NOTE TO READERS: When this project lost substantial funding at the end of 2018, I lost the ability to continue publishing criteria-driven news story reviews and PR news release reviews - once the bread-and-butter of the site going back to 2006. The 3,200 archived reviews, while still educational, are getting old and difficult for me to technically maintain on the back end of the website. So I am announcing that I plan to remove these reviews from the site by April 1, 2021. The blog and the toolkit - two of the most popular features on the site - will remain. If you wish to peruse the reviews before they disappear, please do so by the end of March 2021. After that date you may still be able to access them via the Internet Archive Wayback Machine - https://archive.org/web/.
Read Original Story

Developing test to warn smokers of cancer danger

Rating

3 Star

Developing test to warn smokers of cancer danger

Our Review Summary

A recent paper in the Journal of the National Cancer Institute was entitled, "Gene Expression–Based Prognostic Signatures in Lung Cancer: Ready for Clinical Use?"  The authors concluded, "From our review, it is clear that medical utility for any of the reported prognostic signatures has not yet been convincingly demonstrated. We hope that future research in this important field will strive to move away from being another exercise in clinical correlation to one that truly makes an impact on widespread medical practice." We wish the story had applied more of that kind of context to the coverage of this latest genetic signature. 

 

Why This Matters

The study reported on is of interest because any early diagnostic tests for lung cancer that worked and were available would have public health importance, given that lung cancer is the leading cause of cancer mortality in the US.  But these findings reported on are very preliminary.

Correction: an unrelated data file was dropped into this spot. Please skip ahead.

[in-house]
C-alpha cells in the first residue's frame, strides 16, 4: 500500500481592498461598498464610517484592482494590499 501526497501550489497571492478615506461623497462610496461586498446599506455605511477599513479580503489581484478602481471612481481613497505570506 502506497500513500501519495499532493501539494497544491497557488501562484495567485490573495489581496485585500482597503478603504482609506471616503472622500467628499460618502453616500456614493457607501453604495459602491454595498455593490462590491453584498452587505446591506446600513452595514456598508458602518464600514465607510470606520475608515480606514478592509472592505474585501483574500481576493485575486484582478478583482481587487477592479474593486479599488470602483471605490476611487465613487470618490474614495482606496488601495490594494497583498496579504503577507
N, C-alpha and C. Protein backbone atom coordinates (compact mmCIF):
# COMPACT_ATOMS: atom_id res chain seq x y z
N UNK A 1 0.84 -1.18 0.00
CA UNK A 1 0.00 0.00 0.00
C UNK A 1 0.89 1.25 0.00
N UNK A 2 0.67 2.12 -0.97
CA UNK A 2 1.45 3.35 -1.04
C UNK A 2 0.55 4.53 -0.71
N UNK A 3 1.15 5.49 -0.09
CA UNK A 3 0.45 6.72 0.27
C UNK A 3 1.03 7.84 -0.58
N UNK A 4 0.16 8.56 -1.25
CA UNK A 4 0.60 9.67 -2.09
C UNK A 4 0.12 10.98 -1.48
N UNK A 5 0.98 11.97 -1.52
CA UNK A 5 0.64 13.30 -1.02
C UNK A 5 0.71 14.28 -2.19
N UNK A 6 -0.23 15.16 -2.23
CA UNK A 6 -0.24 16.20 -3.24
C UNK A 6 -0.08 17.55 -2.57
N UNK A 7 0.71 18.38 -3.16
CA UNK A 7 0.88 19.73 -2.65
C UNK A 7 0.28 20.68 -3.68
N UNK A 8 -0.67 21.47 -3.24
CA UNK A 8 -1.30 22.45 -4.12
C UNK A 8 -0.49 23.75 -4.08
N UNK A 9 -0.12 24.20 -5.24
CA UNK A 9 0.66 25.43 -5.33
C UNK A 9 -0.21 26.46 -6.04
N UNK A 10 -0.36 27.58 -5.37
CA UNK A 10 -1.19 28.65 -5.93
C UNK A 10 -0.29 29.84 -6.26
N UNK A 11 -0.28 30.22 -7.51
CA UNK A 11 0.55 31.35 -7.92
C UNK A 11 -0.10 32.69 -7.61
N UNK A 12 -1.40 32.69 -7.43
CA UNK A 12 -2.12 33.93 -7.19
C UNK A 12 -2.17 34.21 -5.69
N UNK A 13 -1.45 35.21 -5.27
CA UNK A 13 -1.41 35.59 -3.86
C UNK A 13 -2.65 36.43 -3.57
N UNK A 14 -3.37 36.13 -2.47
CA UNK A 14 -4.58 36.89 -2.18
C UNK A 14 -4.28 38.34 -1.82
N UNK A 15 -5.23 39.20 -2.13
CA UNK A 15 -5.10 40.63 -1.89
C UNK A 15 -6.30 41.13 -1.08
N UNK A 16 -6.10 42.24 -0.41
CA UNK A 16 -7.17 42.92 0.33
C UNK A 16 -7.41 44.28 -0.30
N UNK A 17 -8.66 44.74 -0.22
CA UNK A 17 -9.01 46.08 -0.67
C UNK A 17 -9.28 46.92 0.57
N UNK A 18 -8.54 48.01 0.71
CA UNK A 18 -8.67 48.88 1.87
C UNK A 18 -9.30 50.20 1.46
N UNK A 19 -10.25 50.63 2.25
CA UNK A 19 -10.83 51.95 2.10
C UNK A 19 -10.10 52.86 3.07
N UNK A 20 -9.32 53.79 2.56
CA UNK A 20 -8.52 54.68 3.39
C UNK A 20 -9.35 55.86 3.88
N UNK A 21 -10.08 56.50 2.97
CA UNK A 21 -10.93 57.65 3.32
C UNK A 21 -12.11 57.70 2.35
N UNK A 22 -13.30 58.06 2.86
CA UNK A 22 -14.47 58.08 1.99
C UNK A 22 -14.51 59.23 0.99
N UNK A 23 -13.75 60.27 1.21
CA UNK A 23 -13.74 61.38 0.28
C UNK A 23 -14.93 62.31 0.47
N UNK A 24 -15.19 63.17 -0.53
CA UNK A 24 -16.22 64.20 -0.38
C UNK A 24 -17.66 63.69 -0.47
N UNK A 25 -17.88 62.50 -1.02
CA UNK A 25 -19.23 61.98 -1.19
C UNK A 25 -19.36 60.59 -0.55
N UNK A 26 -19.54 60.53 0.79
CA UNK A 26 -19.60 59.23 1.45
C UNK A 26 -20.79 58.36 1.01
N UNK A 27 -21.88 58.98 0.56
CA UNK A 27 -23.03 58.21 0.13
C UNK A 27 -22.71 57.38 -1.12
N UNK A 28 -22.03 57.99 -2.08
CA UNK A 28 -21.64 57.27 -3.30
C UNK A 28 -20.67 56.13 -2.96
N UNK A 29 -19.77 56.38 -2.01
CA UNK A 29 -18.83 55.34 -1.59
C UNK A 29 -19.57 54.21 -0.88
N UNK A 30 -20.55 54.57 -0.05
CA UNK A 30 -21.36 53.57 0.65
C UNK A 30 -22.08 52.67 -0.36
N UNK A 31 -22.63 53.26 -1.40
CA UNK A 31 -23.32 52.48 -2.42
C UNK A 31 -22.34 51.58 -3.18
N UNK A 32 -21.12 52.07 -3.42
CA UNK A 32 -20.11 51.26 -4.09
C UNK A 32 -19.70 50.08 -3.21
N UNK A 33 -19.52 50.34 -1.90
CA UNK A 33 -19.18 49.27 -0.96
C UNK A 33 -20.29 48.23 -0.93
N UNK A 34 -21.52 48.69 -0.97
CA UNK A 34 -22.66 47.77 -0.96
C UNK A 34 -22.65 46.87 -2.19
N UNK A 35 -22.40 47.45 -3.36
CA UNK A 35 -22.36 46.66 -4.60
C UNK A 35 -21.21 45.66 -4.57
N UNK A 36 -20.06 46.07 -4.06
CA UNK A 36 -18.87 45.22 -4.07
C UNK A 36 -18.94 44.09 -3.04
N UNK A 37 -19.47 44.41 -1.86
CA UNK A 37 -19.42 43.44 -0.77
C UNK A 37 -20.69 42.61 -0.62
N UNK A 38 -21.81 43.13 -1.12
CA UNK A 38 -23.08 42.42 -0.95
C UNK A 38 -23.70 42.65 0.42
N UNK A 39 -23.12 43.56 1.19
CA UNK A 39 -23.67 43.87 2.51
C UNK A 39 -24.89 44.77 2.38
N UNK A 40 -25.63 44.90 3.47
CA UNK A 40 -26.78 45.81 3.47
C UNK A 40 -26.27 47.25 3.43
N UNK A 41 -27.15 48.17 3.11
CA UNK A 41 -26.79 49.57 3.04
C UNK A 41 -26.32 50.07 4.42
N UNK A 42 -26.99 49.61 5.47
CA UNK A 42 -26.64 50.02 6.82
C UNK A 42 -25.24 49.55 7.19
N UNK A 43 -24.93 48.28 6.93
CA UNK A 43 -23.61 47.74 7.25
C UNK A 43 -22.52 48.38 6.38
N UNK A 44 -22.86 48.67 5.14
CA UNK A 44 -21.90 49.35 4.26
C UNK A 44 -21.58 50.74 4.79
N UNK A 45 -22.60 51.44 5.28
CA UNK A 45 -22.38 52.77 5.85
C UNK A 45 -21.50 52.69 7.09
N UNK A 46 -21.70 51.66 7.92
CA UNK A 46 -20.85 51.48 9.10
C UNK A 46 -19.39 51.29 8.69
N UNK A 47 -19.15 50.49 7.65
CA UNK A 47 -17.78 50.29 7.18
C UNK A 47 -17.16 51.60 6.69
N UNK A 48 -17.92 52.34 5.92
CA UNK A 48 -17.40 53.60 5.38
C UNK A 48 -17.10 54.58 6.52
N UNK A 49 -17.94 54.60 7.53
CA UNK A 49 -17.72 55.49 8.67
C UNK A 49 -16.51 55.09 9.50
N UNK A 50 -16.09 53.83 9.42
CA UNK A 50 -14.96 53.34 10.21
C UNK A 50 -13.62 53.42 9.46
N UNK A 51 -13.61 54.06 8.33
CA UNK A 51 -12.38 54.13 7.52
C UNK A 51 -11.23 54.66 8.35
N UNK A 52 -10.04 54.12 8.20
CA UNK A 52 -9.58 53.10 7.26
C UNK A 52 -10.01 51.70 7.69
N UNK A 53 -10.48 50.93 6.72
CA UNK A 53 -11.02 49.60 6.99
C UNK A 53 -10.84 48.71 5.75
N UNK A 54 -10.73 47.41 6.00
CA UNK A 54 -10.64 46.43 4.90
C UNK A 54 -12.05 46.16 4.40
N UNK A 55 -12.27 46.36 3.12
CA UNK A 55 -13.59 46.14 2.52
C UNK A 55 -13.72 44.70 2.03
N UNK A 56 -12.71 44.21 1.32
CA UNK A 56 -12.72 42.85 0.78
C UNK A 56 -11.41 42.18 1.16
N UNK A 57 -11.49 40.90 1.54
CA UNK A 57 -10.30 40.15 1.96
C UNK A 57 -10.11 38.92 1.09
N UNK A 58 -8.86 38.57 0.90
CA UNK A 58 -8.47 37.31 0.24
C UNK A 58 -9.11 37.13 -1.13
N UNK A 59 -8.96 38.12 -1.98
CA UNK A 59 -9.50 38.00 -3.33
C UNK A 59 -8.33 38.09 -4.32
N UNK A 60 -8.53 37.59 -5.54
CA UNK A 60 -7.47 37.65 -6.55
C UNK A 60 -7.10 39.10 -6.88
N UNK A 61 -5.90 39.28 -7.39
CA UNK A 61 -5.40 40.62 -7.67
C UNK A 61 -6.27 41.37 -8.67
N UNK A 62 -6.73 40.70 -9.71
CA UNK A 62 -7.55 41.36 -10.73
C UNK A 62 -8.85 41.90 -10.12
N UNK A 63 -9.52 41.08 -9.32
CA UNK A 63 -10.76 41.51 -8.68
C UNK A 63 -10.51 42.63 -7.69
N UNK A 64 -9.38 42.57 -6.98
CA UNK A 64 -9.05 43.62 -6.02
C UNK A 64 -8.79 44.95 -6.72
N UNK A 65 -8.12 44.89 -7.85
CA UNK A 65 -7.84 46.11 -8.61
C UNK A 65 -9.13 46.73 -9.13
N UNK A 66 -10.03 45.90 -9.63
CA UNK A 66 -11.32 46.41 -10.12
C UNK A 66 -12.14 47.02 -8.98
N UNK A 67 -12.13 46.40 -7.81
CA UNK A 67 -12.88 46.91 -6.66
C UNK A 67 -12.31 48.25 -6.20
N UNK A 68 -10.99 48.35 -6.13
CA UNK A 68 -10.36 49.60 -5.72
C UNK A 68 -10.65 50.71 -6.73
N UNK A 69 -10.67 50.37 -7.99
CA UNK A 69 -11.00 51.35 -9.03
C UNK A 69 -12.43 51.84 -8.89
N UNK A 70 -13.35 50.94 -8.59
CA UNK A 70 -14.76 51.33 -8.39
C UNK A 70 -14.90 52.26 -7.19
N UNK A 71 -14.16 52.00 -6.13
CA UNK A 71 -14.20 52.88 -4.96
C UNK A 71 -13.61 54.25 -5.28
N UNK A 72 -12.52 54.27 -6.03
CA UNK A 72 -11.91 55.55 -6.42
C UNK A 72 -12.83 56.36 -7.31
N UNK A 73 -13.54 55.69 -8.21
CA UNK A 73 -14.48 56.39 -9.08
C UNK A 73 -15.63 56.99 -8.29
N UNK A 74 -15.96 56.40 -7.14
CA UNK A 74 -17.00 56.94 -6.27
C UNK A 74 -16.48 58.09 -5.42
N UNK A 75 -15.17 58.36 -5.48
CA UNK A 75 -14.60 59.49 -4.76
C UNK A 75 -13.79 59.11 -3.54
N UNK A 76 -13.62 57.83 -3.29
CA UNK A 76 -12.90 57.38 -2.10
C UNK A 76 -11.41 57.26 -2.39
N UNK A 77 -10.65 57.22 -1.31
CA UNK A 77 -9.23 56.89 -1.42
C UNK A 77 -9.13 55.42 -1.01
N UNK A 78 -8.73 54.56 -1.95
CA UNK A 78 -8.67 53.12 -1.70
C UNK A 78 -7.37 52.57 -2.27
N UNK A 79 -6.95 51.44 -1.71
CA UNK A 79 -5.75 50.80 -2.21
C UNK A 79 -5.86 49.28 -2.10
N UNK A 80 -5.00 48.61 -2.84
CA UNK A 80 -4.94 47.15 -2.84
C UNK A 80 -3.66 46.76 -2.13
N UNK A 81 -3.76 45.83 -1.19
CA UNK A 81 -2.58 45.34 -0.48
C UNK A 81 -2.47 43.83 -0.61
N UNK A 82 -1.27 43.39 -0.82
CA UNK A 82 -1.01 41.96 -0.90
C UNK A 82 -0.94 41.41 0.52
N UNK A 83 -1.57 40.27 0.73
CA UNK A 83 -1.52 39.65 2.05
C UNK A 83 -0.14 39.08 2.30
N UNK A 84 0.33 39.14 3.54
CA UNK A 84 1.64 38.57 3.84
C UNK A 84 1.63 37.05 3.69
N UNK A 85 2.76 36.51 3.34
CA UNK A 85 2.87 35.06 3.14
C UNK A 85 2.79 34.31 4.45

Criteria

Does the story adequately discuss the costs of the intervention?

Not Applicable

Not applicable.  Given the early stage of research, it is understandable that costs weren’t estimated.

Does the story adequately quantify the benefits of the treatment/test/product/procedure?

Not Satisfactory

At a very elementary level, the story never reported on what would be the key quantifiable benefit – the sensitivity of the test.  What were the numbers from the trial?

Given the early stage of research, and the fact that we don’t even know if the test will work in broader testing it seems early to speculate on whether the genetic chain reaction could be reversed by a drug, but at least the story referred to this as an "early hint among a handful of people."

Does the story adequately explain/quantify the harms of the intervention?

Not Satisfactory

 Is there any risk in obtaining an endobronchial sample via bronchoscopy?  The story didn’t tell us. And is there any harm from the un-named compund at the end of the story?

Does the story seem to grasp the quality of the evidence?

Satisfactory

Our reviewers were split on this one. One felt it should have been emphasized that these were small scale studies that were actually inadequately powered to support the claims made.  

But there was enough cautious language about the evidence for us to give this a satisfactory score. For example:

  • "a test based on the research is being developed"
  • "if the work pans out"
  • "Spira cannot estimate how much lung cancer might come from this genetic pathway"
  • "a preliminary but exciting clue"

Does the story commit disease-mongering?

Satisfactory

 No disease-mongering in this story.

Does the story use independent sources and identify conflicts of interest?

Satisfactory

 A quote from an apparently independent source was included in this story.  Mentioning that Dr. Spira is a co-founder of a company promoting the test and the agent being tested as a treatment provided interesting insight.

Does the story compare the new approach with existing alternatives?

Not Satisfactory

 There was no discussion of how the test described compared with other methods available or under development for detection of lung cancer.

Does the story establish the availability of the treatment/test/product/procedure?

Not Satisfactory

 Although the story describes the test as something that is being developed, there is no explicit mention that it is now purely a research tool, is currently not available nor FDA approved for the purpose described. And there is no discussion of the availabilty of the "compound" used.  In fact, it’s not even named.

Does the story establish the true novelty of the approach?

Not Satisfactory

 The story didn’t mention that several companies are following leads on various gene expression signatures as means of early lung cancer detection.  That kind of context would have helped.

Does the story appear to rely solely or largely on a news release?

Satisfactory

Given the fact that an independent researcher was interviewed, it does not appear that the story relied solely on a news release. 

Total Score: 4 of 9 Satisfactory

Comments

Please note, comments are no longer published through this website. All previously made comments are still archived and available for viewing through select posts.